English and Mandarin

The Question of Linguistic Capital and the Emerging Language in Pakistan


  • Munaza Hasan Nasir Senior Teaching Fellow, Department of Social Sciences, Lahore School of Economics, Lahore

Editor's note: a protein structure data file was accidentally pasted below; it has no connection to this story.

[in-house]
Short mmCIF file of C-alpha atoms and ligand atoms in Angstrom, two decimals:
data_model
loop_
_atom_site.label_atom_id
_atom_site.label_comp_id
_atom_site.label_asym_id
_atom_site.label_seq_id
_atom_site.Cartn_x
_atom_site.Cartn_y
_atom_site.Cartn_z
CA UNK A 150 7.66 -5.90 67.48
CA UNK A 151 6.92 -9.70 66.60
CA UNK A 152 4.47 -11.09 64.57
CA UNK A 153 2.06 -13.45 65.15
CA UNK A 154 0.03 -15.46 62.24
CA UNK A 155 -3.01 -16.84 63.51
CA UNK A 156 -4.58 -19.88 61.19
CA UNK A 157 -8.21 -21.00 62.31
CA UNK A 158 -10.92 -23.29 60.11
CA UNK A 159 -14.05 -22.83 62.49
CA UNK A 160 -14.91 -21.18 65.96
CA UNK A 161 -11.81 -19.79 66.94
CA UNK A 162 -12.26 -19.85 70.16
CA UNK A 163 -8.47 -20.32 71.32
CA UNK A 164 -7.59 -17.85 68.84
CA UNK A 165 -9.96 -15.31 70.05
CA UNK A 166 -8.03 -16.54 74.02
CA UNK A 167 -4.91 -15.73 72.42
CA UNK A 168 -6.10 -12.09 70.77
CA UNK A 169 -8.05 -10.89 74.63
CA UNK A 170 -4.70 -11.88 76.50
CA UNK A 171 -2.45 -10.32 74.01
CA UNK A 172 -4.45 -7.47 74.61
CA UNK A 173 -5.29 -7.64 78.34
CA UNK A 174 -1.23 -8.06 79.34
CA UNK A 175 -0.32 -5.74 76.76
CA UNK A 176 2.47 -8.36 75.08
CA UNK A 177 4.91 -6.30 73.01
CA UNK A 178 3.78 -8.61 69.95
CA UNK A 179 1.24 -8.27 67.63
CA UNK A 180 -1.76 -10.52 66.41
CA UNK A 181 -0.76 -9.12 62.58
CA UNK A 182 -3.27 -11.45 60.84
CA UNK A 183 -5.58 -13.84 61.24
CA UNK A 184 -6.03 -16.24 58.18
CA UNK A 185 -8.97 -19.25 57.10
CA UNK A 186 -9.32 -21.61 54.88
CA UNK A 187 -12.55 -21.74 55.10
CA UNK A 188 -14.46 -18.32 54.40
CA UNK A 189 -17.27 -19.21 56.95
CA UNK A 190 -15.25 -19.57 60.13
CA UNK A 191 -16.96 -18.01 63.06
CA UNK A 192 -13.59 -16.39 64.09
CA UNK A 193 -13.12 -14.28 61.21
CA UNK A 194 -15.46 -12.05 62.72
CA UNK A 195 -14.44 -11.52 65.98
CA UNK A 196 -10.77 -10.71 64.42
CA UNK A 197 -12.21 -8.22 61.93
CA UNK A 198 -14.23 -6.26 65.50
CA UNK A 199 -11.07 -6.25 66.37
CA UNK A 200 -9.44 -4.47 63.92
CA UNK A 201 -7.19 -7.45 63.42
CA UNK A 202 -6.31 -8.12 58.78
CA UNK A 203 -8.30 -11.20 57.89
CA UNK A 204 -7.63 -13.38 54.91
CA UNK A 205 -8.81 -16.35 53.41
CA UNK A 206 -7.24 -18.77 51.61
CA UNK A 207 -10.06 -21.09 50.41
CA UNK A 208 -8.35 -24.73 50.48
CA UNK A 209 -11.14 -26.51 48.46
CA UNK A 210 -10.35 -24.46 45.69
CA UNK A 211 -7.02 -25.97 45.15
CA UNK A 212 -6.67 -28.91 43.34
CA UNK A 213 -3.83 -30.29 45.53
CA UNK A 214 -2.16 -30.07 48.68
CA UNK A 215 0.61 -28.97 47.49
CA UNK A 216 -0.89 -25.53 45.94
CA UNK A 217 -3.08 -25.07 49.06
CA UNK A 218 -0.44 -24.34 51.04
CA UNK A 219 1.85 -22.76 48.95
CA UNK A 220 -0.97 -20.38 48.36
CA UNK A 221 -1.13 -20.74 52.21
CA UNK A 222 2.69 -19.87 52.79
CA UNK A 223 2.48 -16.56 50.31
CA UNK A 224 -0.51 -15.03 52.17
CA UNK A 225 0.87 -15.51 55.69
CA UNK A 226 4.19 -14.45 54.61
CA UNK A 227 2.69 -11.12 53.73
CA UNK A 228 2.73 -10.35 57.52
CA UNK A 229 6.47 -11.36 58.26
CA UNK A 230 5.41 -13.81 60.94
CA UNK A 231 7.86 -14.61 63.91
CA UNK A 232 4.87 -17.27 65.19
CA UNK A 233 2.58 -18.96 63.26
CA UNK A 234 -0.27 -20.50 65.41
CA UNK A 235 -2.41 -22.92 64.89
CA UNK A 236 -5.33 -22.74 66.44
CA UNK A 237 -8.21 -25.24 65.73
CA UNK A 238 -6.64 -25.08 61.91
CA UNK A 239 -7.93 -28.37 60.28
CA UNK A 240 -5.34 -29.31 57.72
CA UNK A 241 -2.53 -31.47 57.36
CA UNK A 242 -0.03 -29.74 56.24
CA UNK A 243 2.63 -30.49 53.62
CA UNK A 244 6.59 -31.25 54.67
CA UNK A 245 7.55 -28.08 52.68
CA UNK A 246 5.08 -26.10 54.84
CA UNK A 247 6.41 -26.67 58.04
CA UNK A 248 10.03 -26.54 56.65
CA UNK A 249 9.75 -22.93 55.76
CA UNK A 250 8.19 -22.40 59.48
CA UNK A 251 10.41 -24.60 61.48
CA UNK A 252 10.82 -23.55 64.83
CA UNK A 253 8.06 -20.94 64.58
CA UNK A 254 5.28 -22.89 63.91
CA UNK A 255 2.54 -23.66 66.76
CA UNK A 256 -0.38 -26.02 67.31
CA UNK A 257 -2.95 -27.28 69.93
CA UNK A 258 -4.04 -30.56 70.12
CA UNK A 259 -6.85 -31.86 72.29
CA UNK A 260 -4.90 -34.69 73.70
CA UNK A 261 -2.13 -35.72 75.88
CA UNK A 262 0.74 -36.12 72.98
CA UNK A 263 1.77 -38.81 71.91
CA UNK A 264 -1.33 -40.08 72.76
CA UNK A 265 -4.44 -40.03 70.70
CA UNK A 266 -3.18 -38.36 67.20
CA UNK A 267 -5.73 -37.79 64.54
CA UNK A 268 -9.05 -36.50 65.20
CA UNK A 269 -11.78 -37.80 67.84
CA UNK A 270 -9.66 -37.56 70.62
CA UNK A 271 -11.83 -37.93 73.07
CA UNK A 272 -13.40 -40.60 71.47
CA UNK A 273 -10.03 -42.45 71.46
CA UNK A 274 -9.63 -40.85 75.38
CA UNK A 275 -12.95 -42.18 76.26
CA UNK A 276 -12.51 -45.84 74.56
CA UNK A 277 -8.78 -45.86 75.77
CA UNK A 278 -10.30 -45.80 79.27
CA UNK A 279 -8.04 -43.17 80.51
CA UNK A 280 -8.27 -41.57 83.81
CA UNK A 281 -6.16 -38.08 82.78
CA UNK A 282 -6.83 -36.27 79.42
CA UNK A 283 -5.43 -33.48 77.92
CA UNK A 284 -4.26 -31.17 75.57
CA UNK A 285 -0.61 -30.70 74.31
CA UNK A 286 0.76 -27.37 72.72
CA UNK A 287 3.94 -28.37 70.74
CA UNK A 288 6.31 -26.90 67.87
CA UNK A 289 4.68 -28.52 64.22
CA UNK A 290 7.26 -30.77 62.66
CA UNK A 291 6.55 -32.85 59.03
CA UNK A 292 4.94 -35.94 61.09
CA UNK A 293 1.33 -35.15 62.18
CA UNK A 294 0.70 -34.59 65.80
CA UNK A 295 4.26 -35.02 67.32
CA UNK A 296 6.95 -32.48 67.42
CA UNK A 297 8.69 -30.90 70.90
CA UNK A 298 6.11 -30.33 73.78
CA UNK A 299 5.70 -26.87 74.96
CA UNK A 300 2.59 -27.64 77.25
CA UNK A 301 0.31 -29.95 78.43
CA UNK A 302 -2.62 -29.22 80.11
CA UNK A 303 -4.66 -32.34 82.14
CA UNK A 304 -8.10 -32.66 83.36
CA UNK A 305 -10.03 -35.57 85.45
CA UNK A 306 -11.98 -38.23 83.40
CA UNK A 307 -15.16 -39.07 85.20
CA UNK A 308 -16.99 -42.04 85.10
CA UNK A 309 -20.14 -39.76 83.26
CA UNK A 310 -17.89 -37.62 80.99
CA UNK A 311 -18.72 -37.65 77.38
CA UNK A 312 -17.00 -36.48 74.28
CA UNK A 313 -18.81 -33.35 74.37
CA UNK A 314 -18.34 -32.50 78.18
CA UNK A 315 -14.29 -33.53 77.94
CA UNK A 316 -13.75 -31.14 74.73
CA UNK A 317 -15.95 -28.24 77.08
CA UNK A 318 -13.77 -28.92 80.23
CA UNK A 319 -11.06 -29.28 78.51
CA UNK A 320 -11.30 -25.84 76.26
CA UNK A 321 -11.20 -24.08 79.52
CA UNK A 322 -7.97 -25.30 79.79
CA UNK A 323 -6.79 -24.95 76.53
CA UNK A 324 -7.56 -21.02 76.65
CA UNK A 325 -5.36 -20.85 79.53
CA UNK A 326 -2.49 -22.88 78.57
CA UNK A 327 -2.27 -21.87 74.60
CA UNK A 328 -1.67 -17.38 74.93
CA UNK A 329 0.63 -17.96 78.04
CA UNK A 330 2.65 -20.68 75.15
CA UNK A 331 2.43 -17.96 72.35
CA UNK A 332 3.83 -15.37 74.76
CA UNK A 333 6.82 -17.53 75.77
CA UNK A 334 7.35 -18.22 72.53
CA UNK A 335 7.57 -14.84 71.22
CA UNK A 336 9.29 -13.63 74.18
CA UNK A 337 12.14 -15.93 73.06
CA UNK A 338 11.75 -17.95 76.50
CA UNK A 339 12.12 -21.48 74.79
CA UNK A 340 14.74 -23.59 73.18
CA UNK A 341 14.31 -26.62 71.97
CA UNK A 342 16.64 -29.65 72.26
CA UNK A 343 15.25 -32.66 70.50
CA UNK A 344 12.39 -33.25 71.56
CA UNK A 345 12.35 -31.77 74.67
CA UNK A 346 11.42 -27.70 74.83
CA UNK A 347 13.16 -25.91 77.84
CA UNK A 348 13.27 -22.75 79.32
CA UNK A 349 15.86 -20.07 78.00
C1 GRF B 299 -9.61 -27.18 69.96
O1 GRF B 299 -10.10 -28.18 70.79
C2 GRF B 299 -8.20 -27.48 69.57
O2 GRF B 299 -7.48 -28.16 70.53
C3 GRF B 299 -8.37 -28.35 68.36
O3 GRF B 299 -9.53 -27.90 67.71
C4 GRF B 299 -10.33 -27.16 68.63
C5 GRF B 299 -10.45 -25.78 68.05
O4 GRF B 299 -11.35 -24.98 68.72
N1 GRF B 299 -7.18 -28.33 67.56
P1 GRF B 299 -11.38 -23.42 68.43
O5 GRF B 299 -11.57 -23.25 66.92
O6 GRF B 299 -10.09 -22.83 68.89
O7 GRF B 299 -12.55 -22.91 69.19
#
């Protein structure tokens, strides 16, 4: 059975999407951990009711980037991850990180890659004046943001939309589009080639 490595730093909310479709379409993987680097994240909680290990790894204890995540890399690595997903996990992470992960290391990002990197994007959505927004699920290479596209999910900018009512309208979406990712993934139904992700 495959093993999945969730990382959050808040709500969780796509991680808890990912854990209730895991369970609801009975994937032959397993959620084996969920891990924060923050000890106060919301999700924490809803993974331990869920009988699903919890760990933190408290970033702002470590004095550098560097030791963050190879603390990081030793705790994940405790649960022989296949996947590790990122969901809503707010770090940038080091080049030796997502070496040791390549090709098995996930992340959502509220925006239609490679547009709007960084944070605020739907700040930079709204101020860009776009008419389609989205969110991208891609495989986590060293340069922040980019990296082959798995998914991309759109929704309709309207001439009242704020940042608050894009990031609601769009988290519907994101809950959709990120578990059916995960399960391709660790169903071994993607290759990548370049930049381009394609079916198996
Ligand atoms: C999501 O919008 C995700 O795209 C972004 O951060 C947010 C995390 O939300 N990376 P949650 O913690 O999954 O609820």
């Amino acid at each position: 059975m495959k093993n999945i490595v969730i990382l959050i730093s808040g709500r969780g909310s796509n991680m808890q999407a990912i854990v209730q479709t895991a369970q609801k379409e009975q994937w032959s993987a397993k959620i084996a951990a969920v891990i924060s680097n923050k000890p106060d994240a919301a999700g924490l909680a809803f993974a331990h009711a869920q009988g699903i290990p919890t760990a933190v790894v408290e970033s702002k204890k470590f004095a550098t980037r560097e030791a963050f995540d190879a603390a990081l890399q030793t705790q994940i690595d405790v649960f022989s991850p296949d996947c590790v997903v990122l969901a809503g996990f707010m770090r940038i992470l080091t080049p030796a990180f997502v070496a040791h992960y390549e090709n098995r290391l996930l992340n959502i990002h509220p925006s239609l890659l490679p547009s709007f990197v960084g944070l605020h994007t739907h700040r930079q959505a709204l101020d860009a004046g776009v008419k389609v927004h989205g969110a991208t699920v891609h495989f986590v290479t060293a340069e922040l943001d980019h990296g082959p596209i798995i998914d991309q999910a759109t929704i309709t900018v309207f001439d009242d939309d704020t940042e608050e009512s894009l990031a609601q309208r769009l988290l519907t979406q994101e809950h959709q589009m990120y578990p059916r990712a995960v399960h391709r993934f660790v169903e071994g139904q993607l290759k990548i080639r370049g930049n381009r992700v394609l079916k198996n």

People make linguistic choices based on their attitudes toward languages. Linguistic attitudes are emotions toward a particular language used in a particular situation. Various individual characteristics influence the process of language learning (Williams & Burden, 1997). Parents play a major role in transferring language to the next generation. The parents' attitudes towards a language strongly influence the language learning and linguistic preference of their children. Chambers (1999) states that students do not come to the class as a tabula rasa; rather they bring with them attitudes ‘born out of conversation’ with their families and friends. Therefore, to explore the linguistic landscape of urban Punjab, Pakistan it is imperative to explore the parental attitude and perception towards various languages in use in the province. This research will explore if Punjabi parents would transfer the Punjabi language to the next generation or if they would want their children to learn another language. This situation will be analyzed through the lens of Bourdieu’s linguistic capital theory where language serves as a currency that the speakers can use to define their position in society. Previously researchers have focused mostly on Pakistani students’ attitudes toward various languages. Research that explores the attitudes of Pakistani parents whose children go to elite English medium schools is scarce hence this research will fill that gap.